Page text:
The importance of gardens in Garden Cities

Andrea Van-Sittart, Head of Communities at the Royal Horticultural Society (RHS) on the social and economic value of plants


Ebenezer Howard set the principles for the Garden City movement over 110 years ago, recognising the role of good quality and productive green space as vital to community wellbeing, with stewardship models to ensure that they are properly looked after. But of course the safeguarding of plants, people and place are embedded in a strong economic model, a sustainable model. The principles are strikingly relevant to challenges we now face in the many new developments in our towns and cities across the UK.

We are a nation of gardeners and our gardens are filled with 400,000 cultivated plants from around the world and are the produce of centuries of trade and exploration. Today the UK has 22.5million gardens and 27million gardeners. The RHS purpose as a charity is the encouragement and improvement of the science, art and practice of horticulture. Gardens, plants and the importance of green space in Garden Cities is of course a priority for the RHS, but what that means in new and existing developments links us to the important work of the International Garden Cities Institute.

While many community and domestic gardens can seem a far cry from our flagship garden at Wisley or the temporary gardens installed at our shows across the country, all gardens are important, but particularly those in our communities and our homes. Thriving green spaces create habitats for wildlife, help cool our cities, protect against flooding and connect people to nature, as well as delivering economic value through enterprise, jobs and tourism.

The 21st century poses new challenges for plants and gardens, the need to safeguard plant health and better understand the role that plants play in our environment is something that the RHS Science team  are continually working on. But of equal importance is valuing the social and economic value of plants and gardening and their wider role in community wellbeing. We believe this must be at the heart of a modern Garden City concept, but also could be used as part of the regeneration of existing places

As a crisis looms for UK public parks, with increased austerity measures reducing funding for local authorities, the Heritage Lottery Fund reports that this will exacerbate the issue of access to, and quality of, public green space. However when Garden City Principles are applied, the capture of land value and long-term stewardship models can ensure that these important places are properly looked after in perpetuity, as is the case with Letchworth Garden City with the Heritage Foundation and in Milton Keynes by the Parks Trust. There are also exciting opportunities around the potential for green space to be productive, making a contribution to local food production, while retaining an important amenity role.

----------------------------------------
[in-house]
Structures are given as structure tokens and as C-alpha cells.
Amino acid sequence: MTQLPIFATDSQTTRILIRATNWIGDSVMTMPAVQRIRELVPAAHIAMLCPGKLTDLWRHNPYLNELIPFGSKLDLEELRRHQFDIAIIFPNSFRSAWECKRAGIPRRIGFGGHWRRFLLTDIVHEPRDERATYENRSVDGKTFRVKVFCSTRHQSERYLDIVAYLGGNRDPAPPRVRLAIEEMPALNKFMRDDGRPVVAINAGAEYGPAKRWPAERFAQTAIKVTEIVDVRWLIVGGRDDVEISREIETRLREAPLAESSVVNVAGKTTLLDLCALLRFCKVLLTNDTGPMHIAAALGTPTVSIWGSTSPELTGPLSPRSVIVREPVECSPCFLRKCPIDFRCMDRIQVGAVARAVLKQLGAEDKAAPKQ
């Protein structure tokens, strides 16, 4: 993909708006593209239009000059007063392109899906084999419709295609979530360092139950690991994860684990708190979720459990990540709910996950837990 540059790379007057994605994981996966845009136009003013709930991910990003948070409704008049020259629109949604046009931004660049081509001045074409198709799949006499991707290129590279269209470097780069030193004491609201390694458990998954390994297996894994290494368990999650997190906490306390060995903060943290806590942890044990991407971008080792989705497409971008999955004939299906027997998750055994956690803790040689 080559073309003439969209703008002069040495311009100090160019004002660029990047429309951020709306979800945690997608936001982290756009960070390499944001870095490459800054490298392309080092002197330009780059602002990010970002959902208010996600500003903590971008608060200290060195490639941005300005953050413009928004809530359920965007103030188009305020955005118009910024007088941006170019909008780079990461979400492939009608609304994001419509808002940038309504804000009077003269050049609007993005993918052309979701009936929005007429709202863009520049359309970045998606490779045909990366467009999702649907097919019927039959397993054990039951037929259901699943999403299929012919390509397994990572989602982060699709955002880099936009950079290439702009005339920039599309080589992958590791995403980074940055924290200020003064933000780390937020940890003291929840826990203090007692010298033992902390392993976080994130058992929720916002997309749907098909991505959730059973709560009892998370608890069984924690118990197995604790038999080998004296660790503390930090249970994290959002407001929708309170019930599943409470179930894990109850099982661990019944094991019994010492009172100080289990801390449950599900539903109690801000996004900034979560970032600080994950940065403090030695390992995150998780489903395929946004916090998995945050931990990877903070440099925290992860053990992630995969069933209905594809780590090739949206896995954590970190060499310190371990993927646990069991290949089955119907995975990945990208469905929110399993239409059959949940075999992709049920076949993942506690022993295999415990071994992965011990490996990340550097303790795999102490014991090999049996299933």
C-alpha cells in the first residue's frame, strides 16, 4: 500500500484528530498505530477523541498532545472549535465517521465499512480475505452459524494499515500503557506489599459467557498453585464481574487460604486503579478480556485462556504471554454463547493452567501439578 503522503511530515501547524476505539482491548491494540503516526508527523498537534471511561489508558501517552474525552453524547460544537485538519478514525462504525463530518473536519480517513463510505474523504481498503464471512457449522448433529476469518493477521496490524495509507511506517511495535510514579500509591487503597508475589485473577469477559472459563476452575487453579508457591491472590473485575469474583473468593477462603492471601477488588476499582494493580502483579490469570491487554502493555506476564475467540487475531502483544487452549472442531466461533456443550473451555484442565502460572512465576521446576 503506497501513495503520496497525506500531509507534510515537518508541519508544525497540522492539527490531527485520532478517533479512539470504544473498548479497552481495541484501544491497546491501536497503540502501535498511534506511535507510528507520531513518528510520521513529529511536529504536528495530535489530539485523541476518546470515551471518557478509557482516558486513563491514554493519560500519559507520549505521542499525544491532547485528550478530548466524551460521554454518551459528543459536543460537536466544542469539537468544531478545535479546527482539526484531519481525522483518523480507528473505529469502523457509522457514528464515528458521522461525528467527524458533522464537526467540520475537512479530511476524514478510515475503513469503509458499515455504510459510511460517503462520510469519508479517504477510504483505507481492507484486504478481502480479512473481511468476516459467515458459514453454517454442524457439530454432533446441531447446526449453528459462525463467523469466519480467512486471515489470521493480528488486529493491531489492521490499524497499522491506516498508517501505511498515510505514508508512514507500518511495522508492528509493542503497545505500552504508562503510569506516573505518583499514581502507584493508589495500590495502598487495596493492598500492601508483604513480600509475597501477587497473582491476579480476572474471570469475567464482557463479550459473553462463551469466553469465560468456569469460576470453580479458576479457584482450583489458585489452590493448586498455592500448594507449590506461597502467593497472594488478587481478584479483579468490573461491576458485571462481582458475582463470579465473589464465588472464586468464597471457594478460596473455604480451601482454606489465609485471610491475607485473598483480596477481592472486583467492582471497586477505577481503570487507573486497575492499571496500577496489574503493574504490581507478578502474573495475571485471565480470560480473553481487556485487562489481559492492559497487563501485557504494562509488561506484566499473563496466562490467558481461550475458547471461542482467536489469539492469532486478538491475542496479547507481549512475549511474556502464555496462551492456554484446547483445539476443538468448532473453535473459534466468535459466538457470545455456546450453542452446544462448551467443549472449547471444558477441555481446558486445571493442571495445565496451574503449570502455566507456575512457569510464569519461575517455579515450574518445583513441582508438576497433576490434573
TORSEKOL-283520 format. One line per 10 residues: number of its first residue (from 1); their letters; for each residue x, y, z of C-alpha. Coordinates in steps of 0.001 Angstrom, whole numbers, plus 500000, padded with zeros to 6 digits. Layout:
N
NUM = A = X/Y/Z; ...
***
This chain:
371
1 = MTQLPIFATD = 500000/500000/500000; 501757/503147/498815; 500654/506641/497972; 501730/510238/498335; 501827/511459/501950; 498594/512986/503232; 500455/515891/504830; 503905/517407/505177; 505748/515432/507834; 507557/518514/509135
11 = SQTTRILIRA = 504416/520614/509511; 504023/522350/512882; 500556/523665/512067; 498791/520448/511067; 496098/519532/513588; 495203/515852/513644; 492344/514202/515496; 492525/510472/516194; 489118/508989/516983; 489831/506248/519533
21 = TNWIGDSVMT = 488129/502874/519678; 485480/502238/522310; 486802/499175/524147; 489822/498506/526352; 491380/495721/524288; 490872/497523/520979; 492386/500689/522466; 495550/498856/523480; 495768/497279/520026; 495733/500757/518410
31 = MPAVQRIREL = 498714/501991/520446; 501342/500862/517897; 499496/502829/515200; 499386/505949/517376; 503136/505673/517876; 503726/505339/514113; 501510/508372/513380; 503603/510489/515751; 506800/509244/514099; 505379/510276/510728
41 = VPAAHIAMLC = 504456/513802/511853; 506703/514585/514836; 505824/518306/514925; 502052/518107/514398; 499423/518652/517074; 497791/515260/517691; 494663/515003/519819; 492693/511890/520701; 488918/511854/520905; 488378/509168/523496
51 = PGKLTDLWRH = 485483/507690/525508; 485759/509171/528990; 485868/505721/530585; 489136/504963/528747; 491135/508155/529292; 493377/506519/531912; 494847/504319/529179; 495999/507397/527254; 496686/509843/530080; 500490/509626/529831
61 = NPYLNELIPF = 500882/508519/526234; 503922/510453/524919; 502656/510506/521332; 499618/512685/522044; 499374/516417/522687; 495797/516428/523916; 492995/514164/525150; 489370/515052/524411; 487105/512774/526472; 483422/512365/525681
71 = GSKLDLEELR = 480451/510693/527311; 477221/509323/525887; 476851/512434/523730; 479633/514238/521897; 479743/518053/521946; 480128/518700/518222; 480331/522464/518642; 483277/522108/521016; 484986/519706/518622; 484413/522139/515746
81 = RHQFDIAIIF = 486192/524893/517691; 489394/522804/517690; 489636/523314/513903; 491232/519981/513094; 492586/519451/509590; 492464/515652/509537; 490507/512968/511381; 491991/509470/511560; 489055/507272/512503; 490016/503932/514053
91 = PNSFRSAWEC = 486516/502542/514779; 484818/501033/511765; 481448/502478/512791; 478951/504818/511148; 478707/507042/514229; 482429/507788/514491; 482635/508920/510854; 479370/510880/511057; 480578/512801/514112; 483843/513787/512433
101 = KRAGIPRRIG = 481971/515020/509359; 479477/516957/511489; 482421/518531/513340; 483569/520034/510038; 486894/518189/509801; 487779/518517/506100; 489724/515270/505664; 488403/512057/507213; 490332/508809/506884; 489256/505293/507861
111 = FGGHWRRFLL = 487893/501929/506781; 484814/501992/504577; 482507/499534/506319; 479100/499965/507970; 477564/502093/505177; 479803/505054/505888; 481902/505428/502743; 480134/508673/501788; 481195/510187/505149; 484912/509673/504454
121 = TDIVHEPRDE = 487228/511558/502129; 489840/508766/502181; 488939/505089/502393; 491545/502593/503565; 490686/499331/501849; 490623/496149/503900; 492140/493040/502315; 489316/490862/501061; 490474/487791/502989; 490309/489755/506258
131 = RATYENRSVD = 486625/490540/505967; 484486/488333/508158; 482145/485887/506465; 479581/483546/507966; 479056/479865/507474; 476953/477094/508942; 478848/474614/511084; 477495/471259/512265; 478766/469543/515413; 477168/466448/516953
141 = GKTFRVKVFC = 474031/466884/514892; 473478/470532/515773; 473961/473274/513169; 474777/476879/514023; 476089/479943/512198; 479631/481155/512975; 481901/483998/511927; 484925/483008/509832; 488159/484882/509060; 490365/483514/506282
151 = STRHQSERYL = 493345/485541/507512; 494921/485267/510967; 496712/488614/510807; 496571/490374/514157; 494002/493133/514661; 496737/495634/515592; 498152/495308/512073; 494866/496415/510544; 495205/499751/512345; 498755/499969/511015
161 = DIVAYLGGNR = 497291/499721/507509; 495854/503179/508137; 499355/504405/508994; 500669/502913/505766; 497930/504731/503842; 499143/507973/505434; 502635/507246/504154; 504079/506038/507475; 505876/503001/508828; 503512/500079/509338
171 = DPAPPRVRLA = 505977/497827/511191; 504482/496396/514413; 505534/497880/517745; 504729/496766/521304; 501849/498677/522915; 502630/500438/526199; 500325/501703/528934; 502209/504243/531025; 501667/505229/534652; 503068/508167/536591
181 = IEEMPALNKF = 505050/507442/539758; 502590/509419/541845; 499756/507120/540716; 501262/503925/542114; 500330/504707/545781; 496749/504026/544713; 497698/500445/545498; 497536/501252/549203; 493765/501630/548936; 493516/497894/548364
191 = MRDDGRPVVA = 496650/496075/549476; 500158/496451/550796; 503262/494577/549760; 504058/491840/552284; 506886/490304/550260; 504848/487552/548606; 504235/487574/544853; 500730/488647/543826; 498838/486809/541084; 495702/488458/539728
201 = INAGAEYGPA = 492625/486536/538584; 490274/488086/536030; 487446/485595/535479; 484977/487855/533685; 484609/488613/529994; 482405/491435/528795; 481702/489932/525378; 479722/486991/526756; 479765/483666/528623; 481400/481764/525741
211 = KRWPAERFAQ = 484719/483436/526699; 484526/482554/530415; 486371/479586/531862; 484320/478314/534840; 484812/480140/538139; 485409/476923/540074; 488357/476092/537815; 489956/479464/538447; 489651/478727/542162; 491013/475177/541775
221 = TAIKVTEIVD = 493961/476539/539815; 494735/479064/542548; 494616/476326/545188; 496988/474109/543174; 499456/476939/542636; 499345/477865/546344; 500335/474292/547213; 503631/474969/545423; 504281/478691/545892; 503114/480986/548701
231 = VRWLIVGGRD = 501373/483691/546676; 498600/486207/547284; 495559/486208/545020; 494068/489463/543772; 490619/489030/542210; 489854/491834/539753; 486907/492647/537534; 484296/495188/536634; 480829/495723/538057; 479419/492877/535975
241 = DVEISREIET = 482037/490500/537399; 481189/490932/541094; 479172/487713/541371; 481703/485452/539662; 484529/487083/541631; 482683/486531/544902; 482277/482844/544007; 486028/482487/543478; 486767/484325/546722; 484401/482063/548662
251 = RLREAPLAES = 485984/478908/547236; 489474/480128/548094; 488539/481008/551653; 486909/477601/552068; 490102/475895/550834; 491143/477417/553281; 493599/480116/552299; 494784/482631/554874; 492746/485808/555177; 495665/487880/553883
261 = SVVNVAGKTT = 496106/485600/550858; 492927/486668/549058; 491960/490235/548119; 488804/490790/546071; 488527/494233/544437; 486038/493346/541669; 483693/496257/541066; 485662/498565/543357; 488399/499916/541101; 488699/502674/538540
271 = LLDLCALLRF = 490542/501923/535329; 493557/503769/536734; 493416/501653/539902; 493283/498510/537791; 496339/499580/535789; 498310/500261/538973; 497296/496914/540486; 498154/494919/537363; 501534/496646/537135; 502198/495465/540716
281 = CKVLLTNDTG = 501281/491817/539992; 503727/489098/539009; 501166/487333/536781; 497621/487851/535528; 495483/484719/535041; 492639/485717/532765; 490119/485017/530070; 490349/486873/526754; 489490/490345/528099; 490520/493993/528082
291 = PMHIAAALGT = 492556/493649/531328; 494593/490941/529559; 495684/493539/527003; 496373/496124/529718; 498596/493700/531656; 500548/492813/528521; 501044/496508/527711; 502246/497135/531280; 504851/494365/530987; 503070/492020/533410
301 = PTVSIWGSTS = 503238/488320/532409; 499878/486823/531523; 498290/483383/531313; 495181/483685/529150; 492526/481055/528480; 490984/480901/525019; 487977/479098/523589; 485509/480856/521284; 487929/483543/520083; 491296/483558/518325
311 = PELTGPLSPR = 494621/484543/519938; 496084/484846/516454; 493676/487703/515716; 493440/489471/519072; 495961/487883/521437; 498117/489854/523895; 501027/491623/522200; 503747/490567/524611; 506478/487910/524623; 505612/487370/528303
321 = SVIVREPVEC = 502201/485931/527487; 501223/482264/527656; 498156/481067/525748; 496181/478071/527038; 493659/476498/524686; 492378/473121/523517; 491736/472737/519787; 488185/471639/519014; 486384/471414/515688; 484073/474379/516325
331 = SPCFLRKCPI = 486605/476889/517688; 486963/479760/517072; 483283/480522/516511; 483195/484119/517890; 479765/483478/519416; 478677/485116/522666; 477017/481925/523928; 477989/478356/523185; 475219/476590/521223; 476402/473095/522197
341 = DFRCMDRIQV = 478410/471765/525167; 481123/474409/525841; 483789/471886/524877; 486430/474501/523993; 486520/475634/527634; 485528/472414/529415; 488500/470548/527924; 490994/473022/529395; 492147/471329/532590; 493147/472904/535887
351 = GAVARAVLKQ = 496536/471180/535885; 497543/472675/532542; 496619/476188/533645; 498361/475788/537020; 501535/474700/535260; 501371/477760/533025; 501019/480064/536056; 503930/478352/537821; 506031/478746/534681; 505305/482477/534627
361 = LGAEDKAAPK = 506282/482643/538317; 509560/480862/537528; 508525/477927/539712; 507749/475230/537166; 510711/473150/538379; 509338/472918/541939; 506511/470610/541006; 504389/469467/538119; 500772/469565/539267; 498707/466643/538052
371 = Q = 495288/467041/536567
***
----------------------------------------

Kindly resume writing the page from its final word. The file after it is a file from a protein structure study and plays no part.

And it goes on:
As the population grows and the community ages, there is an undoubted need for the development of new homes. This needs to be carefully planned to ensure that it will have a minimal impact on the amount of green space overall, but also so that new development does not have an absence of green space. 85% of the UK public now live in urban areas, where there are many positive attributes in terms of sustainability, but there are increasing and worrying limits on access to high quality green space. Research from RHS science highlights that hard surfaces in gardens are increasing significantly year on year[1]. The Greening Grey Britain initiative aims to highlight the importance of gardens to us all, encouraging individuals and community groups to plant in front gardens which across the nation has decreased by as much as 15% in the past 10 years. Over five million front gardens now have no plants growing in them (that’s one in three for the UK) and four and a half million front gardens (one in four) are completely paved over.  

Against this backdrop, there is an increased expectation that volunteers can and will take more responsibility for the maintenance of spaces, which again sits well with Howard’s aspirations for local community engagement. We see this daily, through the amazing 300,000 volunteers we steward through Britain in Bloom. Though people often lack expertise, time and funding for the longer term and have some dependency on funding that is unsustainable. With partners we have identified that there is a worrying decline in horticultural skills transference between generations, therefore one of our key responsibilities has to be to respond to the skills gap for horticulture which we are doing through Horticulture Matters. There is a vital need to increase understanding among a new generation of gardeners, not only of the pleasure that plants bring but also the vital role of plants in life. While the RHS currently engages over 26,000 schools through the Campaign for School Gardening, the challenge is to find new ways to make gardening relevant to young people, as both a career and for enjoyment. 

We are therefore pleased to be involved with the International Garden Cities Institute, as we feel that Garden City Principles can play a key role in helping to provide great places, with the community and gardens at their heart.